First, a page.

Violence must be met with violence, eh? That's worked so well.:rolleyes: It is NEVER the masses who create the revolution. Instead, a small group decides that there is something wrong with society. They find that they can't get the current system to change fast enough for them, so the FORCE THE ISSUE by fomenting violent overthrow, and manage to get enough of the masses--through threats and/or lies--to go along with it. Once the old order is removed, the masses are kept in name, but are subject to the same sorts of oppression and non-democracy.

    Blaming capitalism and modern political states (yes, with all their faults, including violence) for continuing the cycle of violence--and in fact, taking a position that violence is absolutely necessary--shows a lack of imagination and a lack of a willingness to take the time and effort to cause real social and political change in the population, so that violence becomes unnecessary.

    I'll note that the forms of "popular" democracy currently used in modern nation-states are not necessarily (and often aren't at all) what real democracy is. Trying to use the current systems of popular democracy to fix the ills of those democracies will be difficult at best--but it's better than continuing the cycle of violence.

    Over the past century, there have been a number of efforts cited, including these. I'm not current on all of these, but those I have seen over the years suggests that there is often a gap between the rhetoric of a movement and its actuality. About the only one I'm familiar enough with and think could be a successful model is the Israeli Kibbutzim. I've heard good things about efforts among the Basques, too.

    But that there is no one clear solution does not cause me worries, though--no one really knows what the "end product" of peaceful and truly democratic social change will look like. The only thing I'm sure of is that it will take effort at the individual and community level FIRST, for it to happen at all. It has taken hundreds of years to get into this current situation, and realistically, it will take hundreds of years to get out of it.

    I'll add it to my reading list.
     
  12. Hammerheart

    Hammerheart Well-Known Member

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    Well, I don't think I'm any of these. I've always considered myself a Libertarian Nationalist/Socialist. No, I'm not a National Socialist, I am a Libertarian Socialist who happens to also be a nationalist.
     
  13. Corvus

    Corvus Feathered eyeball connoisseur

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    I am I guess a green socialist. I think capitalism can work for everyone and the environment, when properly fettered and regulated. Intervention in the free market always has to be an option, because the free market is indifferent to human suffering.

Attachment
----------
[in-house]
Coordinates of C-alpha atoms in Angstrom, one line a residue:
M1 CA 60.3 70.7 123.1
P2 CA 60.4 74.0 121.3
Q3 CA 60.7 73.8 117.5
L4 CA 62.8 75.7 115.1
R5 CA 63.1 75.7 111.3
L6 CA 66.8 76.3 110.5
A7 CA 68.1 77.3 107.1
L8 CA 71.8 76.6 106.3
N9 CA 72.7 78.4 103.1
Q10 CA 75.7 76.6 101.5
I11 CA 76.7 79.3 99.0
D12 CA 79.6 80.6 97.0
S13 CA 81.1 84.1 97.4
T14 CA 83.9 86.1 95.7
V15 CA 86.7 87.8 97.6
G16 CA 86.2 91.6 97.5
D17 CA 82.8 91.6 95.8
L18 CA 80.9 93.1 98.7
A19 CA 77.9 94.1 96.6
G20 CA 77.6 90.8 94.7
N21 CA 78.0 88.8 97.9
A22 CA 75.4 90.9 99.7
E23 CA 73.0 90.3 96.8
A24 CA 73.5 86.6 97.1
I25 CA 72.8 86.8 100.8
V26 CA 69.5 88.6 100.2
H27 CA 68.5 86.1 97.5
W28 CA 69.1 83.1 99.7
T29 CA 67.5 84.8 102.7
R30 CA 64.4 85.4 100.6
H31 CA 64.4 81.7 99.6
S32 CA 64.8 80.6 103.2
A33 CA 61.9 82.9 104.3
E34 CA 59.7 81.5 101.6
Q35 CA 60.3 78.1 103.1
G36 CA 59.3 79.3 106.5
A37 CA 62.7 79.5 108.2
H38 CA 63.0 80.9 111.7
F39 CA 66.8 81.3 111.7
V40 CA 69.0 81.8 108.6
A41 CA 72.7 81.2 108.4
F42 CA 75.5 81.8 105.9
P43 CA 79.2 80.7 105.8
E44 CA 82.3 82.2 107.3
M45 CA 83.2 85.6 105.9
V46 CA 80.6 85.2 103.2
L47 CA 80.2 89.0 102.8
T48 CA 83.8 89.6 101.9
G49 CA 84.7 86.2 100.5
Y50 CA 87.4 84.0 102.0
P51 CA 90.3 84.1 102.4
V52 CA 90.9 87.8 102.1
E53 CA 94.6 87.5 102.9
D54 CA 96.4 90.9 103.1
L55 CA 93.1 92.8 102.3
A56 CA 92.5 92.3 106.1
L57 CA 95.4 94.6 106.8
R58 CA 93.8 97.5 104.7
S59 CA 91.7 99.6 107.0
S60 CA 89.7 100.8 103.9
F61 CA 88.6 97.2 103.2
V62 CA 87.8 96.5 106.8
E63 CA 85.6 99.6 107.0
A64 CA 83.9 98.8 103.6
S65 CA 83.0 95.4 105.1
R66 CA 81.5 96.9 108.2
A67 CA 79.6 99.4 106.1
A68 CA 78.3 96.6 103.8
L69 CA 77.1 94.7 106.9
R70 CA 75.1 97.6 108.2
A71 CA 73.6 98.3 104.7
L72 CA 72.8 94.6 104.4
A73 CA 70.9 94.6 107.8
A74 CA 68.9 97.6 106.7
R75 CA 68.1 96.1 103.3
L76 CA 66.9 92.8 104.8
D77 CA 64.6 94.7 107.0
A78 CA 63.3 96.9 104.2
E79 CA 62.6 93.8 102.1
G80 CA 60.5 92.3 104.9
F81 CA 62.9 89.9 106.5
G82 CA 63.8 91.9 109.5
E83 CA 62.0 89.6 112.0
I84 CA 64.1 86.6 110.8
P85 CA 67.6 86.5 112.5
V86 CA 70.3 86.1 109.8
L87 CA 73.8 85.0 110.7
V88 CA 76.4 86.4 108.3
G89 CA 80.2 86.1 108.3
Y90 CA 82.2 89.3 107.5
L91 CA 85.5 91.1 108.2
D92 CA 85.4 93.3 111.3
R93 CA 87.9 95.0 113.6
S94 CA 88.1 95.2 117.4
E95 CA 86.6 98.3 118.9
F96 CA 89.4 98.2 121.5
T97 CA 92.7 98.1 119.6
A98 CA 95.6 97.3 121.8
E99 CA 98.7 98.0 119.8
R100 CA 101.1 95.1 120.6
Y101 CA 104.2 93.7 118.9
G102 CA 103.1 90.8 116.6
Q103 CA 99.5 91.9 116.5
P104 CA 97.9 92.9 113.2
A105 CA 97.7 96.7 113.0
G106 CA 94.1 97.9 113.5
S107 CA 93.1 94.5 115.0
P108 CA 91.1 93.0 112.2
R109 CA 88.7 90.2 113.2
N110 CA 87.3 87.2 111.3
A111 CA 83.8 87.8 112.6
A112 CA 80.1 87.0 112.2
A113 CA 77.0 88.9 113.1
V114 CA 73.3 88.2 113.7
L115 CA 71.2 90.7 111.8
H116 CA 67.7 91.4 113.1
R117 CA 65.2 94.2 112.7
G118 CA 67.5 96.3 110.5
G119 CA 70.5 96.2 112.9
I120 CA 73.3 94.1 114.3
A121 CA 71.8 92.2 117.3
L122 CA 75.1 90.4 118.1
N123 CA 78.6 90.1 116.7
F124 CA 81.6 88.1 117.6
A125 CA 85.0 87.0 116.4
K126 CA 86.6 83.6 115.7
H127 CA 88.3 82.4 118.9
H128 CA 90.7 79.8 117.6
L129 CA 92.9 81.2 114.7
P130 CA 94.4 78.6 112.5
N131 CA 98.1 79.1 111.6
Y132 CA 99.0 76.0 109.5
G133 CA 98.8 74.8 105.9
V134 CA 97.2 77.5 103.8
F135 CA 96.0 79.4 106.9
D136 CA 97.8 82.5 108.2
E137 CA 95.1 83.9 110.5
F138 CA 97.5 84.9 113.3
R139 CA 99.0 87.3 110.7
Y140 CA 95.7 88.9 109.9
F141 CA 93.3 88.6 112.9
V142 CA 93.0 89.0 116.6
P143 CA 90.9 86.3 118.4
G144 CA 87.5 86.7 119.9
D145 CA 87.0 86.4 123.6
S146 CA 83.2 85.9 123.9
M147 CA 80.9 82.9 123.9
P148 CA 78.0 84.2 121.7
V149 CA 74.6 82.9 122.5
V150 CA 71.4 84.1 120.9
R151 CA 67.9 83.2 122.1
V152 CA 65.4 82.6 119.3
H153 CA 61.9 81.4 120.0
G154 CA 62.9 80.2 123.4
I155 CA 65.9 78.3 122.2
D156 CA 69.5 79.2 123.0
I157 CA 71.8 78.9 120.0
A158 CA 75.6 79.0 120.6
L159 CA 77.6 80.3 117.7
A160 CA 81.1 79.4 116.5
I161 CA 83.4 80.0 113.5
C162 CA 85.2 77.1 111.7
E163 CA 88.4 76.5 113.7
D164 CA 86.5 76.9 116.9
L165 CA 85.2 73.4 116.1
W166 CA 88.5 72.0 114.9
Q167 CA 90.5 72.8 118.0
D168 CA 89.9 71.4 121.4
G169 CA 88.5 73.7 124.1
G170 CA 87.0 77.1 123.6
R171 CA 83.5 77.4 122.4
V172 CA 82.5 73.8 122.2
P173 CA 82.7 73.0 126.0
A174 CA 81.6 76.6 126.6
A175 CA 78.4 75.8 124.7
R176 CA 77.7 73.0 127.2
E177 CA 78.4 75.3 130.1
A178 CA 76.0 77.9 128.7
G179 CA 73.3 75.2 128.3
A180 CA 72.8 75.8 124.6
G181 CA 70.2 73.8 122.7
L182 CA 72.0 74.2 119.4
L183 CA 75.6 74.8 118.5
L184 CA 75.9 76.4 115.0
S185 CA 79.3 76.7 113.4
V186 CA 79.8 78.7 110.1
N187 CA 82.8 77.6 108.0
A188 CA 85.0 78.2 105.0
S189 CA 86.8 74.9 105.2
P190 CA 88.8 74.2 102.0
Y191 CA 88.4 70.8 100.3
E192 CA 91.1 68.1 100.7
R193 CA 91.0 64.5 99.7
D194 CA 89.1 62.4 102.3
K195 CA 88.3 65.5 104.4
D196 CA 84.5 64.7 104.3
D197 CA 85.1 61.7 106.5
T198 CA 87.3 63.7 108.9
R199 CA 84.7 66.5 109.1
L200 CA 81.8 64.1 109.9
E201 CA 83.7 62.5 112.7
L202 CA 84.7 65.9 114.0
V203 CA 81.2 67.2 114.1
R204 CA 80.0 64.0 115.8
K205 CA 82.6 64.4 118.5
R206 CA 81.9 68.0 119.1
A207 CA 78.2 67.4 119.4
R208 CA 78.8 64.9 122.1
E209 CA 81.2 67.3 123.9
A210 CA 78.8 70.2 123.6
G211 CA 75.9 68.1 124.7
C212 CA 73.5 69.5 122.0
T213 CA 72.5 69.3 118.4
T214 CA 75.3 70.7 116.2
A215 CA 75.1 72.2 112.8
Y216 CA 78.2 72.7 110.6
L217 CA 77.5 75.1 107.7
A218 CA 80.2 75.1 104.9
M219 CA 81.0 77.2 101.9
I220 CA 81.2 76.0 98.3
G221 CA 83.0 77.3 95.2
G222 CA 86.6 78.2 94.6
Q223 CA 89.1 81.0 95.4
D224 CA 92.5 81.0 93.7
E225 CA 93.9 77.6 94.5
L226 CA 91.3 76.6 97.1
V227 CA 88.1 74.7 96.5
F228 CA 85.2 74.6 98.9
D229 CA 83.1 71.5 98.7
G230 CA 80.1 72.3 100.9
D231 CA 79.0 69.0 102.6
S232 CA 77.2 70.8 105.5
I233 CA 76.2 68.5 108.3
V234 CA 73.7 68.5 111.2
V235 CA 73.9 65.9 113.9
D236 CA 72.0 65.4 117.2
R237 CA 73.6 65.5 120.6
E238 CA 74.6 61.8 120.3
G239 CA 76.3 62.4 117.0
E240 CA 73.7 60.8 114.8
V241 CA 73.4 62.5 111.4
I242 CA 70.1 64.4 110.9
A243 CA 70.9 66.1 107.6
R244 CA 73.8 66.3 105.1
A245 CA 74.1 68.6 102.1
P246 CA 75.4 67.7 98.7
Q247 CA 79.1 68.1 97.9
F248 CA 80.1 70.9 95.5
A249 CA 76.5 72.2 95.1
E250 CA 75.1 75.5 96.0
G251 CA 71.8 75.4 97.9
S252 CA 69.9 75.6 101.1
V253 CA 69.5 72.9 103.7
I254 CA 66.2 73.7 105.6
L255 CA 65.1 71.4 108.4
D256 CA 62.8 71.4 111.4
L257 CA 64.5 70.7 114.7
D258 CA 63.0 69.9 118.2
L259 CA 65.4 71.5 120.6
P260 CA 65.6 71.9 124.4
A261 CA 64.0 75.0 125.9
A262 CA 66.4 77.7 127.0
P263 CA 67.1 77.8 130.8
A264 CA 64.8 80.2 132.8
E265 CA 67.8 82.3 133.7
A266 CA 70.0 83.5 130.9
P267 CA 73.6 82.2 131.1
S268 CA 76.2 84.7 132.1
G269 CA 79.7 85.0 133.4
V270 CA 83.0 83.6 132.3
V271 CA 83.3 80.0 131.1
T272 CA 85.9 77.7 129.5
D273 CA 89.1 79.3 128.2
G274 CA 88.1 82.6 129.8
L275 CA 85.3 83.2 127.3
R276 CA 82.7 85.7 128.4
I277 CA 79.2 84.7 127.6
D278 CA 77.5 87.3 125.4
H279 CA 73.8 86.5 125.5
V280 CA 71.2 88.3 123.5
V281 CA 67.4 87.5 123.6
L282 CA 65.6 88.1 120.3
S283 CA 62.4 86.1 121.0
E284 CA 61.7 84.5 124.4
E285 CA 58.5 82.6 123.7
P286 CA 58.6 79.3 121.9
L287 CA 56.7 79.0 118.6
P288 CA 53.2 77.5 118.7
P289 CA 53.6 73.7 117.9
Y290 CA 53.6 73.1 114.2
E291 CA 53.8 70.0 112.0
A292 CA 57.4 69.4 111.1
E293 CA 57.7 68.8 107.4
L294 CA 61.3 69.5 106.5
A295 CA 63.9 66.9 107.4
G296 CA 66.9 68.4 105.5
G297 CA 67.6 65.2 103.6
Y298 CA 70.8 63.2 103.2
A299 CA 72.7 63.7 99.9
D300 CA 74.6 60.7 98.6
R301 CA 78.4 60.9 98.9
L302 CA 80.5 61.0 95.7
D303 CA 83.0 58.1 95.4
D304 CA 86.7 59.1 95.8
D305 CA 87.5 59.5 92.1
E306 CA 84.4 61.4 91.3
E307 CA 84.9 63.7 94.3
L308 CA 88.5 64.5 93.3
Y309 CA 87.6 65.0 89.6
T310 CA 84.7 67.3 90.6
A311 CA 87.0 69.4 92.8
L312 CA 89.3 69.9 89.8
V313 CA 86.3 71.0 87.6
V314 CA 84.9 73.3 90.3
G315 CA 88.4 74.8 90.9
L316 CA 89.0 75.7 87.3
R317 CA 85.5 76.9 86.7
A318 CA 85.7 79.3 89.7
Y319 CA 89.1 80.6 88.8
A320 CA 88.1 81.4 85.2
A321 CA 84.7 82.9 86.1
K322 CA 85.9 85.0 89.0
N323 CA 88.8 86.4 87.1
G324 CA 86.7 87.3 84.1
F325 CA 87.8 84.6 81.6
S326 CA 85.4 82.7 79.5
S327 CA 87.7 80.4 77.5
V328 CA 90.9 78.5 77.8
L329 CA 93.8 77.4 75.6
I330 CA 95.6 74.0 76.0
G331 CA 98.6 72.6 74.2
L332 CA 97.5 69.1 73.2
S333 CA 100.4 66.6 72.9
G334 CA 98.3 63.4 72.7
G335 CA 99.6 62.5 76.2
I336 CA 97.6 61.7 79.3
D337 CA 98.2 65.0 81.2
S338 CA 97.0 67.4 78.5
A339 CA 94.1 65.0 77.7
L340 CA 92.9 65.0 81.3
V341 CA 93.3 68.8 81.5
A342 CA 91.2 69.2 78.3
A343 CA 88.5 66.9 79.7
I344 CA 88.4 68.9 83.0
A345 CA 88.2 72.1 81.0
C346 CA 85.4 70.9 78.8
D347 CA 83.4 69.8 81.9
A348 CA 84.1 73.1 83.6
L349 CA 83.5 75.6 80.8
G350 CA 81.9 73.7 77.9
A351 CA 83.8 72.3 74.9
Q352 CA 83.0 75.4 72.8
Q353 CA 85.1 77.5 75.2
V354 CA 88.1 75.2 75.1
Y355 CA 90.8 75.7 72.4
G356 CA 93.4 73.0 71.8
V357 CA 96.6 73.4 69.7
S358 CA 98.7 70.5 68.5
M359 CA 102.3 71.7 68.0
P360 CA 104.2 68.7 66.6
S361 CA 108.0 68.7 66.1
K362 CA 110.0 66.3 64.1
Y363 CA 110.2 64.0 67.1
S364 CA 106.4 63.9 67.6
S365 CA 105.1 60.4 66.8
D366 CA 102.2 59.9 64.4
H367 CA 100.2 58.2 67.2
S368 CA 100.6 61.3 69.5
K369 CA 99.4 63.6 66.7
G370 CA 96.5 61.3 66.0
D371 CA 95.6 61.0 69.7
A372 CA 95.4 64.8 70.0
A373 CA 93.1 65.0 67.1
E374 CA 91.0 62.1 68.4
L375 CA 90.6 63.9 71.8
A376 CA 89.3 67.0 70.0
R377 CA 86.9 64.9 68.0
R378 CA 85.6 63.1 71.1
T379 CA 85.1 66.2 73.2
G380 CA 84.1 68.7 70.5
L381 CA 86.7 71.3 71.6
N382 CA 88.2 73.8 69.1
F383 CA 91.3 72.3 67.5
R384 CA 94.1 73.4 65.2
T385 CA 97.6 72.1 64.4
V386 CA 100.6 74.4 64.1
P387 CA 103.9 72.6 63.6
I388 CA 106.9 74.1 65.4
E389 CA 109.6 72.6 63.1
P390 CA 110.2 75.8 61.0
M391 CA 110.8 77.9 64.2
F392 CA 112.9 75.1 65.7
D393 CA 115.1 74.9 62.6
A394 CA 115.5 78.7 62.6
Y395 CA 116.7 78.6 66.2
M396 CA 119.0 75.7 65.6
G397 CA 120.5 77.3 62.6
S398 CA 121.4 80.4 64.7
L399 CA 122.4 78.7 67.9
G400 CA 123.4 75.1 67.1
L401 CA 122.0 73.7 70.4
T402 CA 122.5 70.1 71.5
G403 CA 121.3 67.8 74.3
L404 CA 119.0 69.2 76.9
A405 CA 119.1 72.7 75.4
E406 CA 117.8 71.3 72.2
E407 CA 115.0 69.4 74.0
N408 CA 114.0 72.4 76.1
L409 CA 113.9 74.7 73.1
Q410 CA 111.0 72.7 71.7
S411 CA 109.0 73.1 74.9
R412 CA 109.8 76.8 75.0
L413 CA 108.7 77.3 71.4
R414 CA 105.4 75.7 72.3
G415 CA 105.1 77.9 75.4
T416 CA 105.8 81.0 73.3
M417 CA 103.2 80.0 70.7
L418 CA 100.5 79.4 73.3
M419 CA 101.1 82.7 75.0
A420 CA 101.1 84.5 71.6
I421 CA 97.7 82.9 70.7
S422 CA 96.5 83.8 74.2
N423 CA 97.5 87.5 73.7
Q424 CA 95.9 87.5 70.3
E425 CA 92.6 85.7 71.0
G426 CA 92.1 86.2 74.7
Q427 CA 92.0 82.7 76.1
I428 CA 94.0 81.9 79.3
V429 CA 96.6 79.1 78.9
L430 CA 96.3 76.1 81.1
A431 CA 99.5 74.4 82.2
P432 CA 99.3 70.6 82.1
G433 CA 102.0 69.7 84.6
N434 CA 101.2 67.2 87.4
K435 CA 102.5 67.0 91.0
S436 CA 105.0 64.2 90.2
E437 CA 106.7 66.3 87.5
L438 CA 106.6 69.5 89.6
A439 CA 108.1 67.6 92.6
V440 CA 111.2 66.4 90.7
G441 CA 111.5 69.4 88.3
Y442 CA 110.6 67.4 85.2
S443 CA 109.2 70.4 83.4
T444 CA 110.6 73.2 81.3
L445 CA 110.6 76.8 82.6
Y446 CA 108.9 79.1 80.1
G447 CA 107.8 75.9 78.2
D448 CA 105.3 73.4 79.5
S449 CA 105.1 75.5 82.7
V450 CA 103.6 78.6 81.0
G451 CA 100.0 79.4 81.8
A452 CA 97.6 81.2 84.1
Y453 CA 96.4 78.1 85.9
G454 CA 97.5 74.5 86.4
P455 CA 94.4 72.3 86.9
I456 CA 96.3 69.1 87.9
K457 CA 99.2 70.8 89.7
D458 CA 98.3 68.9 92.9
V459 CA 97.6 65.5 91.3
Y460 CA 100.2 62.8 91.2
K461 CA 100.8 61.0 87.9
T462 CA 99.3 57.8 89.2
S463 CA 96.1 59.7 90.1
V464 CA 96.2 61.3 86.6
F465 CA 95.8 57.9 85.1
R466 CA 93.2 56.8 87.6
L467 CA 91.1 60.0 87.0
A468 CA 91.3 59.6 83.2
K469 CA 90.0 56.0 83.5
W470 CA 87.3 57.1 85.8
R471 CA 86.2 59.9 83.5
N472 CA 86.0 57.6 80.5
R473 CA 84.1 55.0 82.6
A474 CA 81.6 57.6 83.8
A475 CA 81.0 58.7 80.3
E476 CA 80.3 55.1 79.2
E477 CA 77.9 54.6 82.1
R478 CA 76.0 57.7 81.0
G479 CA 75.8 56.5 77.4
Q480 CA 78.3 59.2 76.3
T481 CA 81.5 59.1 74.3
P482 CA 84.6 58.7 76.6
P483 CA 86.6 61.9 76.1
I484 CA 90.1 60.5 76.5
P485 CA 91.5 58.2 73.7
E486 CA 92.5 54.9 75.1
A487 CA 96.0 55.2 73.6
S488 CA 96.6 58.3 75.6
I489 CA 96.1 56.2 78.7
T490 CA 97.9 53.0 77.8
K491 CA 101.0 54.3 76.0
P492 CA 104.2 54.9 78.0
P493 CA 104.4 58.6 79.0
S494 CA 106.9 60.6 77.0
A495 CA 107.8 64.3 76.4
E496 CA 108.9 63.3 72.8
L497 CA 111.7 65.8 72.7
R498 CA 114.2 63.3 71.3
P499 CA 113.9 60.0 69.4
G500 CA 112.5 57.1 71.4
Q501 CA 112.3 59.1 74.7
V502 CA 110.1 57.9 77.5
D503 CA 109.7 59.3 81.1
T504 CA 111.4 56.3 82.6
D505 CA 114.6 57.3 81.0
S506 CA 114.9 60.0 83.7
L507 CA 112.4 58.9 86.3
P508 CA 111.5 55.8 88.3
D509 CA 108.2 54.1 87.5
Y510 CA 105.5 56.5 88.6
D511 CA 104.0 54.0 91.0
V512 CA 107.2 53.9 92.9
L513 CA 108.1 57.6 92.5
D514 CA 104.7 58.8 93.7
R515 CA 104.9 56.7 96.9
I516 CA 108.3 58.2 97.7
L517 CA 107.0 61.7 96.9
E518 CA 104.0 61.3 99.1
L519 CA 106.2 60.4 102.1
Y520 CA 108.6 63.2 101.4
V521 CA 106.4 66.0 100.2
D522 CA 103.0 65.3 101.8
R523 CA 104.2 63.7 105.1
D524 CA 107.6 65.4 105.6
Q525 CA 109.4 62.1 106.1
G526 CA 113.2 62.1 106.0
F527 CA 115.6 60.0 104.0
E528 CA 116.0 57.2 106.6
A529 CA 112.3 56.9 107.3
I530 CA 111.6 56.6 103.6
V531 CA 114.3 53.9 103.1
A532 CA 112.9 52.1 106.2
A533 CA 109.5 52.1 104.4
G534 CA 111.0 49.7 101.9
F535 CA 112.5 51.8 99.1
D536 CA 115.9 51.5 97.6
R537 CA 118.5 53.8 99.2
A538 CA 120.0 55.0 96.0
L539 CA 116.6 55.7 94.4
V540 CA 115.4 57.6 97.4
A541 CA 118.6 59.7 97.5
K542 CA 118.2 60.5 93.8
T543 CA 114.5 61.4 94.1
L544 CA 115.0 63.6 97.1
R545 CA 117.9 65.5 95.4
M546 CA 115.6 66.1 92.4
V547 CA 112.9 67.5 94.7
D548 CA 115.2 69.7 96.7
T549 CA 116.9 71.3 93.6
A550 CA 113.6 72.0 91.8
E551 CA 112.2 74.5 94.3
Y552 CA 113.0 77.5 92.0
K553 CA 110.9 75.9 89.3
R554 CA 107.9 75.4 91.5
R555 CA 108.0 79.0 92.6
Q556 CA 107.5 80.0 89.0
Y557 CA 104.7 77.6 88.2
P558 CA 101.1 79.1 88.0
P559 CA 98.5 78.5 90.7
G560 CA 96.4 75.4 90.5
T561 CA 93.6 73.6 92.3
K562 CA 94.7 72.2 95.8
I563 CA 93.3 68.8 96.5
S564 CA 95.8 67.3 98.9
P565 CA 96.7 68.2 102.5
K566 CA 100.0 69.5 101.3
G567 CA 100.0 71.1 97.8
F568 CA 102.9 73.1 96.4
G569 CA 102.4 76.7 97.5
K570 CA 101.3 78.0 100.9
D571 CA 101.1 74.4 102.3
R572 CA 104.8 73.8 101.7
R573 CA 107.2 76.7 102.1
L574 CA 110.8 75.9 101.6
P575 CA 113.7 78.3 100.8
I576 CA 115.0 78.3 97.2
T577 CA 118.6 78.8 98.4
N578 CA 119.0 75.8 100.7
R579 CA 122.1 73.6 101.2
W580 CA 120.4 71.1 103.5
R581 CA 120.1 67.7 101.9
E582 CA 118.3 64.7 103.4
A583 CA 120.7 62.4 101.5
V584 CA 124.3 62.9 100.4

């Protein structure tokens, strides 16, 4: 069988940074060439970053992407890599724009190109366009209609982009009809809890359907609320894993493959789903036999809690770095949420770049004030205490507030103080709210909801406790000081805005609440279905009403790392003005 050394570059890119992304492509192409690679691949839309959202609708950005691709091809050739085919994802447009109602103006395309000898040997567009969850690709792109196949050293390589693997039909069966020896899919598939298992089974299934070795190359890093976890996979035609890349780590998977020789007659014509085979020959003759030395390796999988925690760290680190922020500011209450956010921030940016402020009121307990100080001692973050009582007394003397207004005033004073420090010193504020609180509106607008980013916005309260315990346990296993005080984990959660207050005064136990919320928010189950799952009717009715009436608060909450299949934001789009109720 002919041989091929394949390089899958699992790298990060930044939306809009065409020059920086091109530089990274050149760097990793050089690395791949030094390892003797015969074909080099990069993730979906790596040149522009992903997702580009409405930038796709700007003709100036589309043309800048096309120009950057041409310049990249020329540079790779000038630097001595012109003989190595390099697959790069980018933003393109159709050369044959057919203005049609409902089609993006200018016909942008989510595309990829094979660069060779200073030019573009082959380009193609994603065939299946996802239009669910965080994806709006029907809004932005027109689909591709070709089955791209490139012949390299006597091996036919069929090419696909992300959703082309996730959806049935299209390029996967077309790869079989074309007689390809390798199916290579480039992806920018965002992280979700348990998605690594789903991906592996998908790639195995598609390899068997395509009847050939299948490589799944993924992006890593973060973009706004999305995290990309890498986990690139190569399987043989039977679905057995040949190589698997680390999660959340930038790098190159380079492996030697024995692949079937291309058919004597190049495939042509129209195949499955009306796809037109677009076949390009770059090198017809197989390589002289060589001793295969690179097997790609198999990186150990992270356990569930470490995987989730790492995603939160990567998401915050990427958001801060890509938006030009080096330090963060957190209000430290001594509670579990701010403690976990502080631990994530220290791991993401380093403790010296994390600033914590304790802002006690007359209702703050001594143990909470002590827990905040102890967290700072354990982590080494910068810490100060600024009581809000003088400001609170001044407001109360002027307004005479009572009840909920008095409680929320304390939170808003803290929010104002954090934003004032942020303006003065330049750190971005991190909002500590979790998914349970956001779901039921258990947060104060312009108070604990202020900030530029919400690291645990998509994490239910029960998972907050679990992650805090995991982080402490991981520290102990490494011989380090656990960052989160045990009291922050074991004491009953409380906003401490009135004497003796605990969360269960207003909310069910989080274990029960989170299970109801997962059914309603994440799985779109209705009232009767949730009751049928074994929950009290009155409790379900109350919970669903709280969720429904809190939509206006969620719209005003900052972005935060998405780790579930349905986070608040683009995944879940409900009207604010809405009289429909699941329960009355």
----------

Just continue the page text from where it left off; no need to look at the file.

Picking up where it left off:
14. Labourwave

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    How'd that turn out?
     
  15. Jaiket

    Jaiket Well-Known Member

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    I'm a socialist in a minimal sense. Democracy is more imortant to me than socialism but I believe there is a good argument to be made for the workers controlling the means of production in many cases (and the workers being the primary beneficiaries of their work in almost every case), the defence of the public good and the commons, and the rights of communities to control the administration of their own education, health, and governance.
     
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  16. RoseKnows

    RoseKnows Your guess is as good as mine

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    I would say that i'm a bit of a libertarian socialist, although I would say that having a state provides more stability.
     
  17. Jean Valjean

    Jean Valjean Member

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    I am a marxist right now... I vote right christian conservative, but after getting busted for travelling at high speed against red, lost everything I owned, and now tries to figure out the economics of marx (das capital), i am thinking of starting to vote for left parties again...
     
  18. Labourwave

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    How do you reconcile Marxism with Christianity?

    (Not attempting to be antagonistic, just curious)
     
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  19. Jean Valjean

    Jean Valjean Member

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  20. JesusMyFriend

    JesusMyFriend Rosalia

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    I totally don't know what kind of socialist I am.. but what I do know is I believe in what socialism teaches. A society where everyone has the same. Maybe I should emphasise I have always supported Hugo Chavez and the Bolivarian Socialism, so I guess that's the kind of socialism I want to practice (I respect those who oppose/don't like him but will not answer to any hate post against him) because I believe he did change the situation for many Venezuelans (especially the poor). I know if wasn't completely a socialist state but at least that was the dream he wanted to achieve. :)